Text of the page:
Top Ten

November 10, 2020

Canada, ON, Toronto announce new partnership model with Toronto HEIs

The Government of Canada, Government of Ontario, and the City of Toronto have announced a new partnership model with Toronto’s Higher Education Institutions (HEIs). The new model allows the city to put forth research priorities, which HEIs can then pursue. The pilot supports eight COVID-19 recovery research projects by eight Toronto institutions: Centennial College, George Brown College, Humber College, OCAD University, Ryerson University, Seneca College, University of Toronto, and York University. “Our government recognizes that research and innovation are important ways to better understand and manage the impacts of the COVID-19 pandemic,” Canada Minister of Innovation, Science and Industry (Innovation and Industry) said Navdeep Bains. “It is heartening to see so many higher education institutions partnering with government to delve into some of today’s biggest challenges.” Toronto (ON)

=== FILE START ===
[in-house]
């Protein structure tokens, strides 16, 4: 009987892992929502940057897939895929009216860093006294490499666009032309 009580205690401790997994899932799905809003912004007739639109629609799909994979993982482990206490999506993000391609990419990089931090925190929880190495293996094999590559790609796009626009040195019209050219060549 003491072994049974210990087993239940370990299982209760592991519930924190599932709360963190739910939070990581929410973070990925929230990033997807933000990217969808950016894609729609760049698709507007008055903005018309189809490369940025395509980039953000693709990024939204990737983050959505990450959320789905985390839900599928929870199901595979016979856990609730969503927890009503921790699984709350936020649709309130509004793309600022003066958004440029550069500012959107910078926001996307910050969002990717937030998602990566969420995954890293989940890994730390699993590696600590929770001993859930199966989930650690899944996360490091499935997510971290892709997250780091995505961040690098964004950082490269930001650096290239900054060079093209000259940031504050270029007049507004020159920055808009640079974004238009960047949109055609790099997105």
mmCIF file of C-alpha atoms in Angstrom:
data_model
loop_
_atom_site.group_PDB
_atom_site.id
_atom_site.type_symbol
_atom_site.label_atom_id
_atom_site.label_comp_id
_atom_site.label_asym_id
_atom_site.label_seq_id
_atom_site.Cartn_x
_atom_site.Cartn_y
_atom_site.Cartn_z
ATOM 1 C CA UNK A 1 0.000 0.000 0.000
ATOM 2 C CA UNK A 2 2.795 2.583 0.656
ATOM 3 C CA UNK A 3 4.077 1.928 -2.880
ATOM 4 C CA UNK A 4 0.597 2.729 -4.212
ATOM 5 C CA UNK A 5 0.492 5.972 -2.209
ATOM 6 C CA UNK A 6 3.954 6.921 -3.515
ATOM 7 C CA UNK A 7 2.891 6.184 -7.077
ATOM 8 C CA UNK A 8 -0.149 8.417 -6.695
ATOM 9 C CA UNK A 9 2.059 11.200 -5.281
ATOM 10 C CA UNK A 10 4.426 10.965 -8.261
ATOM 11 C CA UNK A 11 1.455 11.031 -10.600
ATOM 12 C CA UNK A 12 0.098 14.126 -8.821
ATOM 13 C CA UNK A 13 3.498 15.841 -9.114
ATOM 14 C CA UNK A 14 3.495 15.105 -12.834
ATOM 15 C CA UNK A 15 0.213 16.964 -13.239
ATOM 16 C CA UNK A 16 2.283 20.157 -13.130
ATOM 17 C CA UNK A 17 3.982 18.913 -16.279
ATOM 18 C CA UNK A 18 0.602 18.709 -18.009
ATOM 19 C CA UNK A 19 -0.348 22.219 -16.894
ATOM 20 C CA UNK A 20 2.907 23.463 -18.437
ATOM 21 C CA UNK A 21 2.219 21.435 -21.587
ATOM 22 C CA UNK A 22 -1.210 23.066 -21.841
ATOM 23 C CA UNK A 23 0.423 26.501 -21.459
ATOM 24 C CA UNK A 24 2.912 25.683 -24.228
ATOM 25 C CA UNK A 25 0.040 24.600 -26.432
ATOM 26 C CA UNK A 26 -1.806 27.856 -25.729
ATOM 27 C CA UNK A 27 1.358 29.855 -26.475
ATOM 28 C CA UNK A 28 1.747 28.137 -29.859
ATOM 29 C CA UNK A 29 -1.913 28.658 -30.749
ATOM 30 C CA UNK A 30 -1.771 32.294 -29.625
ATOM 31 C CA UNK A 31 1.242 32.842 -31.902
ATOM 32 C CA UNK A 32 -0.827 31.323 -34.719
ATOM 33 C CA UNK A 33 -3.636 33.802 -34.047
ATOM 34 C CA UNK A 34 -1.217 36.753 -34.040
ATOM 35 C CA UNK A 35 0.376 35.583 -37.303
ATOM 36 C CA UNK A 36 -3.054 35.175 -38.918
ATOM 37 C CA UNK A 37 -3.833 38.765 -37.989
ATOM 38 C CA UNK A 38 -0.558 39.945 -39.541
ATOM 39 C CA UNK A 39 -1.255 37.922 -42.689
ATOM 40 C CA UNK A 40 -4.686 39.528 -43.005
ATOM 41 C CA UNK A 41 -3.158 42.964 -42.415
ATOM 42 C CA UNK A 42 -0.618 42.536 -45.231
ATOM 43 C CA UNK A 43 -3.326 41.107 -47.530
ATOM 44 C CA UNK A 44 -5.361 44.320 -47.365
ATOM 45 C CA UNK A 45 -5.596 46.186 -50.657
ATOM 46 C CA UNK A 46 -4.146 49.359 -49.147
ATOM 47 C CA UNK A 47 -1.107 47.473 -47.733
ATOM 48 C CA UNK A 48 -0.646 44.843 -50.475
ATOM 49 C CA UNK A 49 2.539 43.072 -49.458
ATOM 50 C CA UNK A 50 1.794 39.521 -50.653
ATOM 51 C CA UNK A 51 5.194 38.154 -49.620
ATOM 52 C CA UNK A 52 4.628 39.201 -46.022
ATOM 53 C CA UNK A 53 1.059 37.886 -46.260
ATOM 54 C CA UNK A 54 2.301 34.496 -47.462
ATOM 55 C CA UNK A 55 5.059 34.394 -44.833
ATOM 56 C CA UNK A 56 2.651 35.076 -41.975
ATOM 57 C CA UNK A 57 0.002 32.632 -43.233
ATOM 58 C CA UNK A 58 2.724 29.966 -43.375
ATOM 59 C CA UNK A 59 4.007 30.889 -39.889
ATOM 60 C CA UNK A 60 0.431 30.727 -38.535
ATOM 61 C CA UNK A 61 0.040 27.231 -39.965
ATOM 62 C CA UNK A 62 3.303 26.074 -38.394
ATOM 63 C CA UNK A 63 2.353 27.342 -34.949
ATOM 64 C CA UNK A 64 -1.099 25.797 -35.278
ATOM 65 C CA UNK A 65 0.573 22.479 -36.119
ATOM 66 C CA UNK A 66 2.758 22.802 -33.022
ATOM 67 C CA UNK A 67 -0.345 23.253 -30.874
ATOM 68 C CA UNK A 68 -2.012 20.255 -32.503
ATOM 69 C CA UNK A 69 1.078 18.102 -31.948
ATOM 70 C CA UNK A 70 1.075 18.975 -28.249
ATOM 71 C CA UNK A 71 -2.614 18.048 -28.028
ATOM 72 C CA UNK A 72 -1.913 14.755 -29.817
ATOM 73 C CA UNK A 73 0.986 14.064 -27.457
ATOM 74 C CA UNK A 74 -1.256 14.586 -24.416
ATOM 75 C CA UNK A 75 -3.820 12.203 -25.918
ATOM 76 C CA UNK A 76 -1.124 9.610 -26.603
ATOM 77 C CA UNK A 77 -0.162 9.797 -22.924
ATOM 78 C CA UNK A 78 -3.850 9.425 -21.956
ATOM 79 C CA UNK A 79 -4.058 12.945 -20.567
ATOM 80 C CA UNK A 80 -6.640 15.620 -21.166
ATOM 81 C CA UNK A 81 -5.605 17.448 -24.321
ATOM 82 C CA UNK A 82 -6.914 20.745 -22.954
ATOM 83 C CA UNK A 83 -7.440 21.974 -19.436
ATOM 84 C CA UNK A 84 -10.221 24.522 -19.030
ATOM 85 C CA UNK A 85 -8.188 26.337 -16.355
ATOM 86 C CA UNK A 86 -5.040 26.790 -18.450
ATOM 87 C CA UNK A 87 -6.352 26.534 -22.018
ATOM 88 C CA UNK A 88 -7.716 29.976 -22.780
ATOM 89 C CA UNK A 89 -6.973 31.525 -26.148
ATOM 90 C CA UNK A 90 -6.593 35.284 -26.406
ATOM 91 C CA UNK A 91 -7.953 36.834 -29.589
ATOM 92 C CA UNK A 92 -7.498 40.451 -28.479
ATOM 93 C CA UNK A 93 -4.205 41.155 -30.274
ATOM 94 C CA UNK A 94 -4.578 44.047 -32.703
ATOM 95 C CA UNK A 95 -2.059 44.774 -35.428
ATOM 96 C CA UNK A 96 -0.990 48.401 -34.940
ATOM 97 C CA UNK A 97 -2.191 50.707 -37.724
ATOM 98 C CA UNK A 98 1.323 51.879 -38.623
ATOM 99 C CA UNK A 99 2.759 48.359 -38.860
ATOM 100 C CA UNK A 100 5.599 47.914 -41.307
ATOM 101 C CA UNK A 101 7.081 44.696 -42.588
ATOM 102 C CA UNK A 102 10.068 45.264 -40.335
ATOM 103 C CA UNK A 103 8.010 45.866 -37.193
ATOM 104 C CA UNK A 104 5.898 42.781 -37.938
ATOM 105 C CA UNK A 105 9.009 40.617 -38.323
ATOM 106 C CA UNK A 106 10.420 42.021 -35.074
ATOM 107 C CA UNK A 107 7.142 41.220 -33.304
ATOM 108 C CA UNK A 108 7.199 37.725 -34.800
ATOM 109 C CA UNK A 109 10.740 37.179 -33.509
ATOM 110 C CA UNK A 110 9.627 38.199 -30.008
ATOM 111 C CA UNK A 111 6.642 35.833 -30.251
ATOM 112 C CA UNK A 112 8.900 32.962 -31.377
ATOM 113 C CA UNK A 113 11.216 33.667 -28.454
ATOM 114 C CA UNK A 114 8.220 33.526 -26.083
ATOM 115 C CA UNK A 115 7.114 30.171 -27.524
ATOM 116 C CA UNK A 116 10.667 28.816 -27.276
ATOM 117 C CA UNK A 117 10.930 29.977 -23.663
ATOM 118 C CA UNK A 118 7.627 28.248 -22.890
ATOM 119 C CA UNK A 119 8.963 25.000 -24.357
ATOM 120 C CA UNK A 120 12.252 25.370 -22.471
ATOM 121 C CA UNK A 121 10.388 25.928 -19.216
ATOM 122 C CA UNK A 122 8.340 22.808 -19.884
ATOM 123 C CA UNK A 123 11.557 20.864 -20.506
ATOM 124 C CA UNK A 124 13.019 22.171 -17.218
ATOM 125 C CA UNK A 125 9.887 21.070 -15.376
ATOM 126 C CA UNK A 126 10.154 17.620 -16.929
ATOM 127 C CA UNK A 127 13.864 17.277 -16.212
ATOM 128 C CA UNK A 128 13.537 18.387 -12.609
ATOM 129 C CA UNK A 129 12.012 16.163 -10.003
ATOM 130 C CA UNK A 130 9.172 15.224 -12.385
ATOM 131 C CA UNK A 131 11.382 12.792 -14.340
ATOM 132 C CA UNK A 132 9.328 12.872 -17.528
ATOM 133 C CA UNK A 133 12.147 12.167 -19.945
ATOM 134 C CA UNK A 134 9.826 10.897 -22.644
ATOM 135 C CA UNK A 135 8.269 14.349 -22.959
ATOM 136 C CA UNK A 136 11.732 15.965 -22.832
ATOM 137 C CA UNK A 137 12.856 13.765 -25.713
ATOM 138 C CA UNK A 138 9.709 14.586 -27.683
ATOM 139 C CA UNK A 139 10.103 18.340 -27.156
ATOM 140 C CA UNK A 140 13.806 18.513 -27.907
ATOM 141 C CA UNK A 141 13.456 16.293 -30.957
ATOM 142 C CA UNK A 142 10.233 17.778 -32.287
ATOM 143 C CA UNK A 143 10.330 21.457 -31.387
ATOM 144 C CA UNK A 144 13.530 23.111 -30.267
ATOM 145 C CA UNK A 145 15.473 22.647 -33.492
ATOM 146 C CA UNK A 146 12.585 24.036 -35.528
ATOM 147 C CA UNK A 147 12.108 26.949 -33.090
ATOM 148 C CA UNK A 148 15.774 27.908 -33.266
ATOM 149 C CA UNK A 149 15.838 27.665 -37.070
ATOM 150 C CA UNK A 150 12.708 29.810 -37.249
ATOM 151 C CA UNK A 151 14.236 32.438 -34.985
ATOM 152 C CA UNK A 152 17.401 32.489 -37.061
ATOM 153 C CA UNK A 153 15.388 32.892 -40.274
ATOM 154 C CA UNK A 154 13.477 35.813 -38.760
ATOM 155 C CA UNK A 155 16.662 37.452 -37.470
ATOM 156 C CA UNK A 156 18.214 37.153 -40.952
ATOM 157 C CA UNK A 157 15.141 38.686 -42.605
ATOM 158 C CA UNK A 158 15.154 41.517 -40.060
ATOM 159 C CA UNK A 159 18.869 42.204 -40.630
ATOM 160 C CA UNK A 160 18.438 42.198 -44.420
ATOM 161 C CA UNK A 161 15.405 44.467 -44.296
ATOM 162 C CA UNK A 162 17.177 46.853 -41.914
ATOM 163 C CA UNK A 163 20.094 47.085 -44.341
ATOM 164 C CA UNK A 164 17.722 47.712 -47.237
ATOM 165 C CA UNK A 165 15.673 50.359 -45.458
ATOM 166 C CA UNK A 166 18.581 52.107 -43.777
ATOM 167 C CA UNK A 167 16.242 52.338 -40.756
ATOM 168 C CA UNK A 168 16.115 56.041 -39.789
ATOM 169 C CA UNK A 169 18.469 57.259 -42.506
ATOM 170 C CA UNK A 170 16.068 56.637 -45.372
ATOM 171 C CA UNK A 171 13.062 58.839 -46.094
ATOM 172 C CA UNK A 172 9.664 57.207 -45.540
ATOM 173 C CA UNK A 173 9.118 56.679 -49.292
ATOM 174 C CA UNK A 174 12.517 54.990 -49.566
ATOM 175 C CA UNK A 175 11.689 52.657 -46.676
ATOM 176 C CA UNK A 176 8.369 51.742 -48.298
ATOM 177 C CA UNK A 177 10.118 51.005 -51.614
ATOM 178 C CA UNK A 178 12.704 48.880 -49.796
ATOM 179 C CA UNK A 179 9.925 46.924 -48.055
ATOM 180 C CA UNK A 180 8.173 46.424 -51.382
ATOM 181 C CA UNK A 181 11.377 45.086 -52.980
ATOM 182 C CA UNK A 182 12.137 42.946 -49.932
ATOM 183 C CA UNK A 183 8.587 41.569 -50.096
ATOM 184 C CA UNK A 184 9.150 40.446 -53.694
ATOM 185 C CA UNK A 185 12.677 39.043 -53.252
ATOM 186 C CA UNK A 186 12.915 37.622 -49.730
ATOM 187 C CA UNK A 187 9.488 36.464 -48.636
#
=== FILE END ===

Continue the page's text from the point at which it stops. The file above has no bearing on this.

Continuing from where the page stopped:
Students report problems with NSLSC since end of loan repayment freeze

Since the end of the loan repayment freeze, CBC reports that students across Canada have faced difficulties with the National Student Loans Service Centre (NSLSC). Students reported statements that show missed payments, experienced unauthorized bank withdrawals, and cited a lack of information about repayment assistance. Additionally, they described long wait times – or even no answer – on the NSLSC phone line. “Students have really been hurt through COVID-19,” said Nicole Brayiannis, national deputy chairperson of the Canadian Federation of Students. “They’re really feeling the financial effects of this, and they’ve received little to no financial relief from the government. So now is the time that they really need the government to be prioritizing student needs, and that’s simply not been the case.” CBC (National)